• We recommend scheduling your afternoon reception so that we have time to whisk you away for some romantic portraits with the photographer.
  • After all, our wedding videos will be all about you and your narrative, so we'll need to grab some photos of the two of you together.
  • We need extra time to shoot in the afternoon so that we have more material for editing.
  • The longer you can spend dancing together, the better from our perspective, and who knows?
  • However, while it may be tempting to ask your DJ/Band to invite your family and friends on to the dance floor after 30 seconds, this really doesn't leave us much time to get the shots of the dance we need for your film.
  • If you'd want additional information about the kinds of things that work in the film, please don't hesitate to get in touch with us.
  • Alternatively, you may share this post with your friends via the social share icons below, or leave a comment if you have any other suggestions to offer!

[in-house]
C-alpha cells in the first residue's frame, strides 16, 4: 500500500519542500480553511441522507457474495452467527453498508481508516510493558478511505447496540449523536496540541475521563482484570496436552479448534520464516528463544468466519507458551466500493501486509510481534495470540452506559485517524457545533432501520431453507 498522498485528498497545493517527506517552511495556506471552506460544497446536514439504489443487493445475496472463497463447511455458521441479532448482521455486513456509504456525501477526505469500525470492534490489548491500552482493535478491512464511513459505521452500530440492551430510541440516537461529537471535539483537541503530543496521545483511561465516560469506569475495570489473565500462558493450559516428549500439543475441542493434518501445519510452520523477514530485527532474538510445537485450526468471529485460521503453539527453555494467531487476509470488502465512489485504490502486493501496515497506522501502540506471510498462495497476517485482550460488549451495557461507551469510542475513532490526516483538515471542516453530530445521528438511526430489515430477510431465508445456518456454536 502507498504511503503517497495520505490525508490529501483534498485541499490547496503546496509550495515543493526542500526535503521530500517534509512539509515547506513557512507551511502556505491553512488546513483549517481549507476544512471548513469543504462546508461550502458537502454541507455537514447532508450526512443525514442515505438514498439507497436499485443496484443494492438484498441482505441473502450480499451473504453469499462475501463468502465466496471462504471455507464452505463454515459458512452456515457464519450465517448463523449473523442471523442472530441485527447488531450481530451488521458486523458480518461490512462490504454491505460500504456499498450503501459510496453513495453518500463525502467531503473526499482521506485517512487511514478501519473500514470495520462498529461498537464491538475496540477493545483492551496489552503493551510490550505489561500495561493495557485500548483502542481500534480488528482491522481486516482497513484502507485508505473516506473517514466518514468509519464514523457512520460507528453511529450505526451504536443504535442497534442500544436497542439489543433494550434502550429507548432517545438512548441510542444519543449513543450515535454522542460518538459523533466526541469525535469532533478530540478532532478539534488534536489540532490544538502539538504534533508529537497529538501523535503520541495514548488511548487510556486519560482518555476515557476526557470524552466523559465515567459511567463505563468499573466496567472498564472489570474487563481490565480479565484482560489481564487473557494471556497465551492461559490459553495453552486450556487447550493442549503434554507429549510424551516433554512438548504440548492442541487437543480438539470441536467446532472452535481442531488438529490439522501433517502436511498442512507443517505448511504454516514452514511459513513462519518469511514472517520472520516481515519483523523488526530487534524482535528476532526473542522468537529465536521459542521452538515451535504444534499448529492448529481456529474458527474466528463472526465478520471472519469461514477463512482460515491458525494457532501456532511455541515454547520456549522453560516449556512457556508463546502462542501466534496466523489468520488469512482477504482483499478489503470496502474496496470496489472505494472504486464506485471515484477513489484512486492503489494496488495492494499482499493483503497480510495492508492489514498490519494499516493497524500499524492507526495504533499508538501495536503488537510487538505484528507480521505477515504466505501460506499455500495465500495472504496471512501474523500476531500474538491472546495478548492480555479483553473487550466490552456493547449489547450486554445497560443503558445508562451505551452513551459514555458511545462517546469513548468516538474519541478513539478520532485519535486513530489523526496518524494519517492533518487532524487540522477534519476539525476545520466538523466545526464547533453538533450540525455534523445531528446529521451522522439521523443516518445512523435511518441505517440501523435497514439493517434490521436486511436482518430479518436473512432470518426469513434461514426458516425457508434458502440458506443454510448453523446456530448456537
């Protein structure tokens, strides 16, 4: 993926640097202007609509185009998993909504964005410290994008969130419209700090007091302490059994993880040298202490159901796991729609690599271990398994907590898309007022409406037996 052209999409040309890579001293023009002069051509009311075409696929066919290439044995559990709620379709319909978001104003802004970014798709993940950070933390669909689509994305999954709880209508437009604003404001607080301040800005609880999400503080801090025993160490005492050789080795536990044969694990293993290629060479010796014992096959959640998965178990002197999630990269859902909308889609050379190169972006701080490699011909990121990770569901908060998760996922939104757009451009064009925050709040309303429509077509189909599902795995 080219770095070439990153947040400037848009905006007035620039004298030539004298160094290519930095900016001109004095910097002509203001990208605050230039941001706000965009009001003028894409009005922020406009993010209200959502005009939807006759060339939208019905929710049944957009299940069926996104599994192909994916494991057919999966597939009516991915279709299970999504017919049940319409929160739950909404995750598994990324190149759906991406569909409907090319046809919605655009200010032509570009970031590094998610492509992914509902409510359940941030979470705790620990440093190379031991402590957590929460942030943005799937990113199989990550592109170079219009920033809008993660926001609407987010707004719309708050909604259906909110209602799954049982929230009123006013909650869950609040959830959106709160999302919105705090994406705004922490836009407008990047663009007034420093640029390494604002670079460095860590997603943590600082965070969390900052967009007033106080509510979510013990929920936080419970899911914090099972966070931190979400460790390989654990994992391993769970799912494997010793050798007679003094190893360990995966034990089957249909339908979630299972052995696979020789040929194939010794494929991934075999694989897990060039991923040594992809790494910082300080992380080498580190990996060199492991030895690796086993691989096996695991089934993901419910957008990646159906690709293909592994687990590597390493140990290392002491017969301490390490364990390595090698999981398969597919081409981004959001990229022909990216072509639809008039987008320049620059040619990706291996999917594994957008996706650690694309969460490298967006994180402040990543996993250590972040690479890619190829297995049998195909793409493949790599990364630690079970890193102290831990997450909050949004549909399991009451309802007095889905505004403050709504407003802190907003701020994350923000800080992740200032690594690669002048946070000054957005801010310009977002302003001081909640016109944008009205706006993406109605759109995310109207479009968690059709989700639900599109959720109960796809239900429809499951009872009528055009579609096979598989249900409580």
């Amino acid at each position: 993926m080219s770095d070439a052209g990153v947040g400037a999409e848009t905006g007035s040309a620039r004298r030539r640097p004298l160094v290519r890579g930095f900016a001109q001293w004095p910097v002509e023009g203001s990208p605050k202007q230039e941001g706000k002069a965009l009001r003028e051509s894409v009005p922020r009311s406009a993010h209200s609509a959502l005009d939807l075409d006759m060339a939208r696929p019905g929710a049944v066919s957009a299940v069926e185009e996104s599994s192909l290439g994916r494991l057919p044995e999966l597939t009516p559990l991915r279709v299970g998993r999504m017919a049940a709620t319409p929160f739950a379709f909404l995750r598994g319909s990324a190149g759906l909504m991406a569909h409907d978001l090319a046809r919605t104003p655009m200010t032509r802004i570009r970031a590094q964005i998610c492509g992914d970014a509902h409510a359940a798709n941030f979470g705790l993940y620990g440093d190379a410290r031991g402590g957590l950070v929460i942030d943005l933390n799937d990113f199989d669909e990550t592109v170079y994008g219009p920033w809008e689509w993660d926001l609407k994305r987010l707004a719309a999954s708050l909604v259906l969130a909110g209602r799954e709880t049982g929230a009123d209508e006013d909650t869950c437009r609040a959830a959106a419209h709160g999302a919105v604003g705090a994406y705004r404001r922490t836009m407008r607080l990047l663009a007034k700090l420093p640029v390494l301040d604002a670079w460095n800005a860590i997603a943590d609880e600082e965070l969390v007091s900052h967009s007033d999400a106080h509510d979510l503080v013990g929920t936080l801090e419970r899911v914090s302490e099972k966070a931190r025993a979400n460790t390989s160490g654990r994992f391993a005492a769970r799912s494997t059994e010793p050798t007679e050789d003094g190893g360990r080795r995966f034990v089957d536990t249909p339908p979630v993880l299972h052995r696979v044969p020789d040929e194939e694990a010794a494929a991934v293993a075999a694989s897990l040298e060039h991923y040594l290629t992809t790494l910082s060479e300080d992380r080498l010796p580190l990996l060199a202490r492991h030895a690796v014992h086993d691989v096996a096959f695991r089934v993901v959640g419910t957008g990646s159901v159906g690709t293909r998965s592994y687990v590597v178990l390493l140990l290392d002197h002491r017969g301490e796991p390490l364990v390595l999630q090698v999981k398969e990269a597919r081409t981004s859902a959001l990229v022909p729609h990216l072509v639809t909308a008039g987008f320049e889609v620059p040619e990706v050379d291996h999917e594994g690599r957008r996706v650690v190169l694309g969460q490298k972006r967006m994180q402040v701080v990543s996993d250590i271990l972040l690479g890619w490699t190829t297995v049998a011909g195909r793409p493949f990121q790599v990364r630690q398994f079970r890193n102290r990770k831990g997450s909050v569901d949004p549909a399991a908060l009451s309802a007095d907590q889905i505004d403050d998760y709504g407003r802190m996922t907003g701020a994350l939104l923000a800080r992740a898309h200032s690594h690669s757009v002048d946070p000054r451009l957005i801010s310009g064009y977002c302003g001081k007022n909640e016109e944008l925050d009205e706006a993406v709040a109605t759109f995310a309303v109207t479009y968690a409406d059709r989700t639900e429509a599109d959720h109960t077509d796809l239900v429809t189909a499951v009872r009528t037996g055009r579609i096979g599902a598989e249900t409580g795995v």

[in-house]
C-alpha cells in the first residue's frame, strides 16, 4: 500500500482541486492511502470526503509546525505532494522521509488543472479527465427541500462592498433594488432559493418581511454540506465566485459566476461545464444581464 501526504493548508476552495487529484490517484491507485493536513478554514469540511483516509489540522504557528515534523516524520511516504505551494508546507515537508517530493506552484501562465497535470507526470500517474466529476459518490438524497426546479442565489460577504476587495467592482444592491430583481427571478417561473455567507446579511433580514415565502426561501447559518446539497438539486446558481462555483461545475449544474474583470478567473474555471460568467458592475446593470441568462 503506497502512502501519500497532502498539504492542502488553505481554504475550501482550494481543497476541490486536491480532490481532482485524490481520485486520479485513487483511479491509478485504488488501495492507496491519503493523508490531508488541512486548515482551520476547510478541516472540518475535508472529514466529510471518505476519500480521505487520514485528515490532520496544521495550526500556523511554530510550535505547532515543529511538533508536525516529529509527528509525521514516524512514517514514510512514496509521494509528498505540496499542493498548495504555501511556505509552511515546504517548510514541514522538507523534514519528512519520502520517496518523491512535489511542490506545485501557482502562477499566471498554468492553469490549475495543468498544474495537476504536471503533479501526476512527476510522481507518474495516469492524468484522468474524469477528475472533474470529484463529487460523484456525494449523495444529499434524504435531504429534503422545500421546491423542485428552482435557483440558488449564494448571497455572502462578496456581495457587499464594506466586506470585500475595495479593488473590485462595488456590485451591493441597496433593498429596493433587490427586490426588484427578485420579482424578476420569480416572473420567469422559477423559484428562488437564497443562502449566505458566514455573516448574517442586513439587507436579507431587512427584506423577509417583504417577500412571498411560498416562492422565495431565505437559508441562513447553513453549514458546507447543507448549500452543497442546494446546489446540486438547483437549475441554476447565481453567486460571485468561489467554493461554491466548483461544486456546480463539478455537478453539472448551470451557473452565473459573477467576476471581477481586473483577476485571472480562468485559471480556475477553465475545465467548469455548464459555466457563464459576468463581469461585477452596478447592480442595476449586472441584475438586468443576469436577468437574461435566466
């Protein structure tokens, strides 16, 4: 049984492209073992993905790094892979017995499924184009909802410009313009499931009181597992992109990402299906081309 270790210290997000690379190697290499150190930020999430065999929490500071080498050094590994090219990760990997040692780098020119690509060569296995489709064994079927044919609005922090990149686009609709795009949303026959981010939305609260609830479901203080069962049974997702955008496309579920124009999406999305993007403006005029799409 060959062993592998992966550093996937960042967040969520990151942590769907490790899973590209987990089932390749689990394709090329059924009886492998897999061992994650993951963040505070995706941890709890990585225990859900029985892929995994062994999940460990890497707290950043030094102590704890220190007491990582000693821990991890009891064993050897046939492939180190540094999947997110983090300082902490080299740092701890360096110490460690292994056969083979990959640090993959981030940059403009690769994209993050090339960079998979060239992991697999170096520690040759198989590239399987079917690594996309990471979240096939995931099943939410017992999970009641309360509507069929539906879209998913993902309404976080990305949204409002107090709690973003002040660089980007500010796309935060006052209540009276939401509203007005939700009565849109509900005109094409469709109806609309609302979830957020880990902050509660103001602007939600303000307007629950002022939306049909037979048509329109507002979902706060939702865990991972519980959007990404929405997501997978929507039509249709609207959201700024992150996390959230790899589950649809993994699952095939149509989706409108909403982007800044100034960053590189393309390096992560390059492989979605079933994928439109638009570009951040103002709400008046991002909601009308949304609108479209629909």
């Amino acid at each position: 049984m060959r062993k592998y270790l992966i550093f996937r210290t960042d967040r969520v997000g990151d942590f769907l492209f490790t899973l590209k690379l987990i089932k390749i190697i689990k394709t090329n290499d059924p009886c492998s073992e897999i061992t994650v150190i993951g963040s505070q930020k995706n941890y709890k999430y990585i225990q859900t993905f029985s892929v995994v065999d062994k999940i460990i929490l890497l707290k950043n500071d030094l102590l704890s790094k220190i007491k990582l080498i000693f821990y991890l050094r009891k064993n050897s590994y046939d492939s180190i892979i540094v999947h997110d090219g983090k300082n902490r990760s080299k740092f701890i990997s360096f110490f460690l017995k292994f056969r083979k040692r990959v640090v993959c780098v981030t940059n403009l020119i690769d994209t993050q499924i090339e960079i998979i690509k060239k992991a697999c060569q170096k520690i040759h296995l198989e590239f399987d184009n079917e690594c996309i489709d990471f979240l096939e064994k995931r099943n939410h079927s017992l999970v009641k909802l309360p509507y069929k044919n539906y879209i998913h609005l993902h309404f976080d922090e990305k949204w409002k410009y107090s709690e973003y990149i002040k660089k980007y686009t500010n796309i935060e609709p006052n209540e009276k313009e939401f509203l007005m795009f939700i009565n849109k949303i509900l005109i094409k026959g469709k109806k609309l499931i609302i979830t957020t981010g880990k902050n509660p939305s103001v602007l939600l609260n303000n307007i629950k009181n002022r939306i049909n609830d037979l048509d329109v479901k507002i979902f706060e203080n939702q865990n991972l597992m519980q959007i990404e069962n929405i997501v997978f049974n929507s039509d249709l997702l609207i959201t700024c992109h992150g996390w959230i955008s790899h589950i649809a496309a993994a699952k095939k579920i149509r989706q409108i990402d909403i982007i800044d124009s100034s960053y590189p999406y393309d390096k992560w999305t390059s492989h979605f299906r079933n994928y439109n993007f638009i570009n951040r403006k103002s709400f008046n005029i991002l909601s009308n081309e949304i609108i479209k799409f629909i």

• A picture tells a thousand words, but sound tells a thousand more!
  • We wedding videographers have to lug around more gear than photographers do because we're trying to record both the pictures and the sound of the event simultaneously, an essential part of any film.
  • On the actual wedding day, we are planning for both visual and audio capture.
  • With speech being one of the most crucial parts of the wedding day's soundtrack, we prefer to switch up the speakers during your wedding breakfast by using professional lapel mics (like those worn by tv presenters).
  • Even though we can't always guarantee to capture all the sounds of the day, like bands/string quartets etc.,
  • because capturing this type of audio on the fly can be tricky, we always try to capture a flavour of it to help build up a picture of your day, so let us know if you plan on having any live music at your wedding.